The pacifist question
I have left to the last the pacifist question. In a celebrated letter the Irish pacifist Sheehy Skeffington challenged one of the rebellion’s leaders over the role of the rebellion in the militarization of the Irish independence movement. Skeffington was murdered by the British during the rebellion and he was a man worthy of the highest respect.
But his charge that the rebellion led to the militarization of the independence struggle anticipates the charge that the Irish uprising of 1916 led to the activities of the Provisional IRA in the north of Ireland from 1969 to 1996. Similarly, my old professor of history, JC Beckett at Queen’s university, stated that the United Irishmen had introduced the gun into Irish politics.
When I last looked the British Army had rifles, rockets, mortars, tanks, artillery, airplanes, ships, nuclear weapons, submarines and drones. So it is nonsense to say that the republican movement introduced the gun into Irish politics. What they did was to challenge the monopoly of the British Army over the gun. In effect they said, “You shoot at us and we will shoot back at you”.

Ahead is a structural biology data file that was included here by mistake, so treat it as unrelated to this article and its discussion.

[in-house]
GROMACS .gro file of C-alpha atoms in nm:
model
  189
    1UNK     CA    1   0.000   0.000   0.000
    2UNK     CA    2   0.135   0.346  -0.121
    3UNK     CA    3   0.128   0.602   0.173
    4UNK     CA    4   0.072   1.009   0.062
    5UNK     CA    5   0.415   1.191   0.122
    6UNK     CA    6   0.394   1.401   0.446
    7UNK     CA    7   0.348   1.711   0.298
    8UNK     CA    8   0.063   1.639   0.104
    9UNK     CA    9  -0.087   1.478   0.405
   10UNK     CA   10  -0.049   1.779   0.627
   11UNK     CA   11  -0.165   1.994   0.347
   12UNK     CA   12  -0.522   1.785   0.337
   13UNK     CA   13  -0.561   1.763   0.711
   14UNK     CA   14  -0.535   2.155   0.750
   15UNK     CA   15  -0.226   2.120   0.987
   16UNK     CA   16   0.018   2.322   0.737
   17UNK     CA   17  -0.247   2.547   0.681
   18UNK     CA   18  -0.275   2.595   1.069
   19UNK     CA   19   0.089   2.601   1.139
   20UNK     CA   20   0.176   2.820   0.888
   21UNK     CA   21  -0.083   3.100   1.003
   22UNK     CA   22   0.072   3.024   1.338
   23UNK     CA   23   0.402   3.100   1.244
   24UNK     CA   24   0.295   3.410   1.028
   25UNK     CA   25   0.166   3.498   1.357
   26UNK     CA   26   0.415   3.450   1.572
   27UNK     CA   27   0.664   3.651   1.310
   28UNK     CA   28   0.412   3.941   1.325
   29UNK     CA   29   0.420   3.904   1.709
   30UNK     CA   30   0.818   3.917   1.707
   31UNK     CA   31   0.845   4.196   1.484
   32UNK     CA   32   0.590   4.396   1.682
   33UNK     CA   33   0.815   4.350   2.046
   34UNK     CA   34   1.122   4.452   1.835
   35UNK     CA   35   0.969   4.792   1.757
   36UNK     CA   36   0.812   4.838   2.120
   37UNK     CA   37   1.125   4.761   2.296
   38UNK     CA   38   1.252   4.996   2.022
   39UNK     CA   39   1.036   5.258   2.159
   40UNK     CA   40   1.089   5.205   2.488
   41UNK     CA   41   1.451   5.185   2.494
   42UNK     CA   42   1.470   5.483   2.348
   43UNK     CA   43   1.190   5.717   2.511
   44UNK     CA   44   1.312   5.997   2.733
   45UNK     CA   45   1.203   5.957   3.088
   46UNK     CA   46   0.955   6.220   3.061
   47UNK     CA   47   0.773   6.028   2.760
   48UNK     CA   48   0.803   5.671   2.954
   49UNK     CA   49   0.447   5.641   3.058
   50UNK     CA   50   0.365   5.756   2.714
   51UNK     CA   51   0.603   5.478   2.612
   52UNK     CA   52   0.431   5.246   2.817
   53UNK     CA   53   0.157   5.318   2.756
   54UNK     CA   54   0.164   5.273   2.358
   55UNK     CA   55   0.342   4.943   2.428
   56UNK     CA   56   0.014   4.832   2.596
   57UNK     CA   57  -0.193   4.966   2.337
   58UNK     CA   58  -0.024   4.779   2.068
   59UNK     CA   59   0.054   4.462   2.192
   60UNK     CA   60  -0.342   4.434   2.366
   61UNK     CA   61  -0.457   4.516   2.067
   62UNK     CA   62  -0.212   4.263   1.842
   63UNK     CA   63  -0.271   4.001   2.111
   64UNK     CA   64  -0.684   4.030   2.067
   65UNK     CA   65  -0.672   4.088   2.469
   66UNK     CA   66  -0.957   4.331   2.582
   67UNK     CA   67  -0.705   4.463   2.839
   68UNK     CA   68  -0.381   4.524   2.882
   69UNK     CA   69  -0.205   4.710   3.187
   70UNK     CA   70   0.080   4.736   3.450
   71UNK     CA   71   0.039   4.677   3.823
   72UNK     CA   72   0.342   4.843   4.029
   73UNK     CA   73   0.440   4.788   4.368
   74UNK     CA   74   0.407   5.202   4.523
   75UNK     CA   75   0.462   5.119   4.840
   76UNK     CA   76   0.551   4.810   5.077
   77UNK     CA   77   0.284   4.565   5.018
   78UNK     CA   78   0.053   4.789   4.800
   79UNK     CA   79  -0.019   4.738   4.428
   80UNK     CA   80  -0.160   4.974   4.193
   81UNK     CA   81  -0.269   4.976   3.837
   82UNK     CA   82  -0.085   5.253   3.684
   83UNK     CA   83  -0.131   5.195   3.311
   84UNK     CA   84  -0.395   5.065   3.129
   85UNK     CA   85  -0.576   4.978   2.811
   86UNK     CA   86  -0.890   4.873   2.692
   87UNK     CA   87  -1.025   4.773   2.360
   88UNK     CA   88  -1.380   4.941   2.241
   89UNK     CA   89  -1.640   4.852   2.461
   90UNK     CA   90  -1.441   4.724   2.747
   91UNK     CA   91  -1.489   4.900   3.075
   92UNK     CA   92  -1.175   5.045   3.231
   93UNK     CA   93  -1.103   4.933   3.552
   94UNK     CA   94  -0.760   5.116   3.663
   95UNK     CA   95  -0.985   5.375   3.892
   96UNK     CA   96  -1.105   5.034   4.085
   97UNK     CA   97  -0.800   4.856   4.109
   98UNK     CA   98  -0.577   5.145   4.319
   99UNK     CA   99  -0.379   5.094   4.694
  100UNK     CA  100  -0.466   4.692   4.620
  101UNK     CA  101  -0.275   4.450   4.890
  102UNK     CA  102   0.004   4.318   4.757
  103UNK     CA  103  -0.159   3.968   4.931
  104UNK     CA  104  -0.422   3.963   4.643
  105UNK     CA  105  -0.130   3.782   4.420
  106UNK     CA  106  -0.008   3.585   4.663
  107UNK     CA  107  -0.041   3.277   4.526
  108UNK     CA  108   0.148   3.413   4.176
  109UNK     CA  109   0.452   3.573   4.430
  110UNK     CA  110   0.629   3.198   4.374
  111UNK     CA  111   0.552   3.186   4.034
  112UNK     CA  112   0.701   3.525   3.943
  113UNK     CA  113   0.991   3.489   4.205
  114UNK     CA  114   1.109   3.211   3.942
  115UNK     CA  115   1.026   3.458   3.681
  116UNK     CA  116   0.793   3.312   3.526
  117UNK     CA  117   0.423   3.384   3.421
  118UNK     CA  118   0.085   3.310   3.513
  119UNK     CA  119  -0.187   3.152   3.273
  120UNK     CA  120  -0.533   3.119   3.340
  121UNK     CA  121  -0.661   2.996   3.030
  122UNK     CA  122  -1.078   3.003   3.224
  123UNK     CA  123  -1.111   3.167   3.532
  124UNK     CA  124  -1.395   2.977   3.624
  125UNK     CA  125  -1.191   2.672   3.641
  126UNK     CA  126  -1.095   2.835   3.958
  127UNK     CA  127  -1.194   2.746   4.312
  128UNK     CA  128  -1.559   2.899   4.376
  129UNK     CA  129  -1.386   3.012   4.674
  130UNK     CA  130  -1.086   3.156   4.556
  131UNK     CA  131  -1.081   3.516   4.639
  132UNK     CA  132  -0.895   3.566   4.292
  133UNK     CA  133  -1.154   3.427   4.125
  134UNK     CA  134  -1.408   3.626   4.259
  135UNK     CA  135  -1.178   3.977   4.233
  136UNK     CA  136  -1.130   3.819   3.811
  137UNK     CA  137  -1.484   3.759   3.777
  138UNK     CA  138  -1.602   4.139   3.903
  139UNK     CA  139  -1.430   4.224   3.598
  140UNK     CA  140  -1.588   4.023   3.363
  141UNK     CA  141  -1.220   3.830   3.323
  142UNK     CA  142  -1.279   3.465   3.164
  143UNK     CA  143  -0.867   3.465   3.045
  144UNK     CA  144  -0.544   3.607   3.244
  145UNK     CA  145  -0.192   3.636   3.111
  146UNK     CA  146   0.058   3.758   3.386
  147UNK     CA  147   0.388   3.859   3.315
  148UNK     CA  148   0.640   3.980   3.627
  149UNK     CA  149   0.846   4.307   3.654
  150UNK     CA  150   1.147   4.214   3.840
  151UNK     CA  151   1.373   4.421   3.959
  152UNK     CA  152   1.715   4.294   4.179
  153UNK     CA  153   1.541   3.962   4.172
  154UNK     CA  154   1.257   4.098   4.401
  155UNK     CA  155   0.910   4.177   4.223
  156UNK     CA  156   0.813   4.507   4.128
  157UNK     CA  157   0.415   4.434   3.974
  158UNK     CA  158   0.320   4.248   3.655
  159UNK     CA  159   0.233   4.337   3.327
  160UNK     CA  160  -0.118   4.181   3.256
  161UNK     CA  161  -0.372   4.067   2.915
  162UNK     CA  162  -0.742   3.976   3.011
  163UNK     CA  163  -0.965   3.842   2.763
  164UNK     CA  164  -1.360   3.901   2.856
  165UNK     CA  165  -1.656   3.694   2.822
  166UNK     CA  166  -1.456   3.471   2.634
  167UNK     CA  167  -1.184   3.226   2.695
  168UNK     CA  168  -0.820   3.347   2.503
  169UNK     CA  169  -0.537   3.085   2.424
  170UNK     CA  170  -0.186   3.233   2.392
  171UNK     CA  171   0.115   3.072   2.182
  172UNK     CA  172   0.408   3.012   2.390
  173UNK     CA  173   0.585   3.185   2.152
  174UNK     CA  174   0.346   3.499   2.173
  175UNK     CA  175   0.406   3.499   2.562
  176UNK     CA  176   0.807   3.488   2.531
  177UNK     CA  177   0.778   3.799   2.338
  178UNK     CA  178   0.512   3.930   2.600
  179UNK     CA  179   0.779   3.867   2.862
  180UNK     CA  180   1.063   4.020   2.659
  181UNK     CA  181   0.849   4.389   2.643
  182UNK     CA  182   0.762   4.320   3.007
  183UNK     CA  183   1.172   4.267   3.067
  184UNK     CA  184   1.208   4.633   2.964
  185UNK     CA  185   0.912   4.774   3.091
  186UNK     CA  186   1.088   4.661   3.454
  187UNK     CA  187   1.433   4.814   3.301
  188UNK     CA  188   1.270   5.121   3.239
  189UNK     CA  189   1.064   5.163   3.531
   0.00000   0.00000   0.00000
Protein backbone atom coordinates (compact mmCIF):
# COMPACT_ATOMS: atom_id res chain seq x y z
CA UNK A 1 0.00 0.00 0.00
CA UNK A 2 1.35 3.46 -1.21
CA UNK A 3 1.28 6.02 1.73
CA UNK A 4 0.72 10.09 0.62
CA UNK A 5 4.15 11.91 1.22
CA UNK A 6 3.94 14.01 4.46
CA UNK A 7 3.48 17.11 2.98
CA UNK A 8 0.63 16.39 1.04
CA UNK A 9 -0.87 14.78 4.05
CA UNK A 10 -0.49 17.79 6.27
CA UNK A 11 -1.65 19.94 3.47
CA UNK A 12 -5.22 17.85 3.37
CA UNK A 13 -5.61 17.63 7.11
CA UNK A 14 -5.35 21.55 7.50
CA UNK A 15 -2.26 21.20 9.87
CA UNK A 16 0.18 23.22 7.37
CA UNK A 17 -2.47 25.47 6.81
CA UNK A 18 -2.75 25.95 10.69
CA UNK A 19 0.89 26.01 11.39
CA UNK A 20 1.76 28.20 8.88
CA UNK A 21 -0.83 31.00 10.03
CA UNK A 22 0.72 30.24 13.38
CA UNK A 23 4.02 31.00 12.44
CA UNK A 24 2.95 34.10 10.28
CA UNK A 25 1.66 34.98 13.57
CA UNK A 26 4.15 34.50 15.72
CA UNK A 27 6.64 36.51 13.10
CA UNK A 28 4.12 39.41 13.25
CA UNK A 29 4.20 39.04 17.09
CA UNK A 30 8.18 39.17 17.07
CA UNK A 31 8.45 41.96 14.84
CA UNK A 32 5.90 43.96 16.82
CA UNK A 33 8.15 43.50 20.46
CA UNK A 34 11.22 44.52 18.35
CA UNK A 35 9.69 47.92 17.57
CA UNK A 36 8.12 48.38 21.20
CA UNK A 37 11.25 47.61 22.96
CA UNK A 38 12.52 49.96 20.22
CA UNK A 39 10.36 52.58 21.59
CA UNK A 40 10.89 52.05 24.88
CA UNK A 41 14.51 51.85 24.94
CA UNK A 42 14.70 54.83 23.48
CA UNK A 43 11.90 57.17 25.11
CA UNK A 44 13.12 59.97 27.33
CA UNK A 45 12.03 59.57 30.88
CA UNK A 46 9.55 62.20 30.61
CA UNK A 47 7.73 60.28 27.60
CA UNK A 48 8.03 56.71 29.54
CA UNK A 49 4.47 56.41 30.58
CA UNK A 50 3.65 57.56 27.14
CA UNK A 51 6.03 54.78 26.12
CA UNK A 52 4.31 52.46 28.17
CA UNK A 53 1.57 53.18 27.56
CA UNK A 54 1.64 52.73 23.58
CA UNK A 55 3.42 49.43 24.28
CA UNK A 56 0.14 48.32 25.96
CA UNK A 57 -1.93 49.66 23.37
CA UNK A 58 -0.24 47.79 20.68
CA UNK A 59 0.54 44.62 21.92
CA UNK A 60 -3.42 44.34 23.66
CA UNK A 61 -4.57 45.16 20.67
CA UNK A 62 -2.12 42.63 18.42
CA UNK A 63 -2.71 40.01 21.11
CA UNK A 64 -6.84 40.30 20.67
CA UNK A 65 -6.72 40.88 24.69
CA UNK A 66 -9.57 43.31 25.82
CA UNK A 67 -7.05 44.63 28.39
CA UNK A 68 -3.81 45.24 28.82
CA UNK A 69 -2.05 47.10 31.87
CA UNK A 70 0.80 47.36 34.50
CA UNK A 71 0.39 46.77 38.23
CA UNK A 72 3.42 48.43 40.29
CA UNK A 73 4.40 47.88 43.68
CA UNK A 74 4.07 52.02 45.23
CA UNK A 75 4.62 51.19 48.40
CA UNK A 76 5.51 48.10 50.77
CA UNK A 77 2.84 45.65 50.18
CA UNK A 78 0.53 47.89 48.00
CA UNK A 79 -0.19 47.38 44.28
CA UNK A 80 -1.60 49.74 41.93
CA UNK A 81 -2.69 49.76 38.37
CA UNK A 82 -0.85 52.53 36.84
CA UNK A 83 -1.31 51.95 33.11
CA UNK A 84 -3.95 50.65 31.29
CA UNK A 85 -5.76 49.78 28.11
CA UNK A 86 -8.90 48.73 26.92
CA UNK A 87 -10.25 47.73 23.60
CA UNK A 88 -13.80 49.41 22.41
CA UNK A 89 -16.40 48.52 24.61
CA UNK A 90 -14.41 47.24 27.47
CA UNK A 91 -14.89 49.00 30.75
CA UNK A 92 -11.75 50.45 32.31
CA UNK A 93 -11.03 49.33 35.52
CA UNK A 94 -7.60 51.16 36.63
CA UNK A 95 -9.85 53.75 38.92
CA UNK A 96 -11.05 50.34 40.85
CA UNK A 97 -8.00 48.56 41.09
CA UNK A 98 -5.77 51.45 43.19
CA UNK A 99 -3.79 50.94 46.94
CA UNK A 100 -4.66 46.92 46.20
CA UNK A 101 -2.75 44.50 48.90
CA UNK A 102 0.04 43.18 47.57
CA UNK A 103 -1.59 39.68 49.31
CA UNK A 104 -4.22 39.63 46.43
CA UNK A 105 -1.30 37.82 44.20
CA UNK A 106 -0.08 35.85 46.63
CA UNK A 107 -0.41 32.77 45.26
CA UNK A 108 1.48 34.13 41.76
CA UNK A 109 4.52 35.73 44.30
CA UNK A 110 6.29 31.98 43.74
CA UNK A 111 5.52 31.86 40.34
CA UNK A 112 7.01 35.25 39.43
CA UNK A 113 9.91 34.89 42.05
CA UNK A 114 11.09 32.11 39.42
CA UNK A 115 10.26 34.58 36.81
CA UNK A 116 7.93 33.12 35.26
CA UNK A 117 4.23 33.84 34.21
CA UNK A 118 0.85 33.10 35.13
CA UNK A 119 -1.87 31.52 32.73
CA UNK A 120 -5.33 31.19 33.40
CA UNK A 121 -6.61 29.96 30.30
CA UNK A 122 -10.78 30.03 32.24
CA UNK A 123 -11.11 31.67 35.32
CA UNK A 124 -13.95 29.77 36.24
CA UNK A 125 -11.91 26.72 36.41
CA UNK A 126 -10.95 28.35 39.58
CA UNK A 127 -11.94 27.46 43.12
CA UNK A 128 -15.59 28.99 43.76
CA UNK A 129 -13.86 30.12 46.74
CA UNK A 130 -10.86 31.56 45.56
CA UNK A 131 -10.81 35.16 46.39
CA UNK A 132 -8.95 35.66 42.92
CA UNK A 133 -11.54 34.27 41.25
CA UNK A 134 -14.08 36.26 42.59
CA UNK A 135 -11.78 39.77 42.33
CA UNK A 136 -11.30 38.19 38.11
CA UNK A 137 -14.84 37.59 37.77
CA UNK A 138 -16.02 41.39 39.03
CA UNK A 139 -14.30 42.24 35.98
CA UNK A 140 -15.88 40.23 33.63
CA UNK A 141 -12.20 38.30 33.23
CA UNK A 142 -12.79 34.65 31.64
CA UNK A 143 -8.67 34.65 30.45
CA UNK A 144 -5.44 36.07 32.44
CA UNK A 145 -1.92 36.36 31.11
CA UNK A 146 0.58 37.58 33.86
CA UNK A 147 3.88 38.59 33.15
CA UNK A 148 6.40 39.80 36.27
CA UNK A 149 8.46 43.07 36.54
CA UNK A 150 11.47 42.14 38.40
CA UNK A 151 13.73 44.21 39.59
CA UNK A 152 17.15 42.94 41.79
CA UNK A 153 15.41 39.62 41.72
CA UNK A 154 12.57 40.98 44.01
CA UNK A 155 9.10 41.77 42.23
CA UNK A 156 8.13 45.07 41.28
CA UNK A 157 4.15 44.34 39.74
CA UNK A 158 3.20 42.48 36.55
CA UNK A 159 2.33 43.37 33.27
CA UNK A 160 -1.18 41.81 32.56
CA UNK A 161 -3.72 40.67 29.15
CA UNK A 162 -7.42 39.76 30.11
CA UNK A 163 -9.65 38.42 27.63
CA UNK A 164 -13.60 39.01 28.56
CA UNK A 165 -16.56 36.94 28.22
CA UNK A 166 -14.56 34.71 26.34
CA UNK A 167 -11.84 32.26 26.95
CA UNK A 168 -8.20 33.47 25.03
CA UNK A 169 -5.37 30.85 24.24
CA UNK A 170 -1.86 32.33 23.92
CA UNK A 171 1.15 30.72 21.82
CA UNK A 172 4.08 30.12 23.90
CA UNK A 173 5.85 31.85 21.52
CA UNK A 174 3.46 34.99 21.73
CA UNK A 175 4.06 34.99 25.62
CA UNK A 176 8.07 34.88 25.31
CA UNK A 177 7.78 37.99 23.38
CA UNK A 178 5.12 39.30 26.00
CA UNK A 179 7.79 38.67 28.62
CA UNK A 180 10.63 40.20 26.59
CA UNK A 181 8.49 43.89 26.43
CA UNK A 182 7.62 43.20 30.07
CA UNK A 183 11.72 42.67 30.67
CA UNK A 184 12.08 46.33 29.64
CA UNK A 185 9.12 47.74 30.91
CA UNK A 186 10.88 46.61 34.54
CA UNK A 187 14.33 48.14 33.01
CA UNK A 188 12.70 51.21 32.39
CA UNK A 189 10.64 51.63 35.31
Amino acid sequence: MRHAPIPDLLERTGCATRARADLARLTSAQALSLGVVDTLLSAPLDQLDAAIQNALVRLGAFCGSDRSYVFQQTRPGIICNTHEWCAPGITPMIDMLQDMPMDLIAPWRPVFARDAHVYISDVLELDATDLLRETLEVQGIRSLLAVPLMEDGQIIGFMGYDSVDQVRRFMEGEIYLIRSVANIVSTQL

So it is a nonsense to criticise the rebels of 1916 without criticising the murderous British Army.
But what of Sheehy Skeffington’s argument that we all need to renounce violence. That is true pacifist position and one which I respect deeply. But I have nothing but contempt for those who become pacifists between the wars or who use the rhetoric of pacifism to criticise those who take up arms to defend their home and families.
Finally I would like to conclude with two moments. Connolly is being carried out on a stretcher by his men and his aide de camp. Every time the glean of a sniper’s rifle is spotted one of he stretcher bearers steps between shields Connolly with his body.
The second moment is the conclusion of Yeats’ 1916 poem. Yeats was a reactionary, and he could only read the rebellion through the lens of romanticism. Nevertheless, he understood the courage that it took to rise up in Easter 1916 a courage that he himself lacked. He wrote:
We know their dream; enough To know they dreamed and are dead; And what if excess of love Bewildered them till they died? I write it out in a verse - MacDonagh and MacBride And Connolly and Pearse Now and in time to be, Wherever green is worn, Are changed, changed utterly: A terrible beauty is born.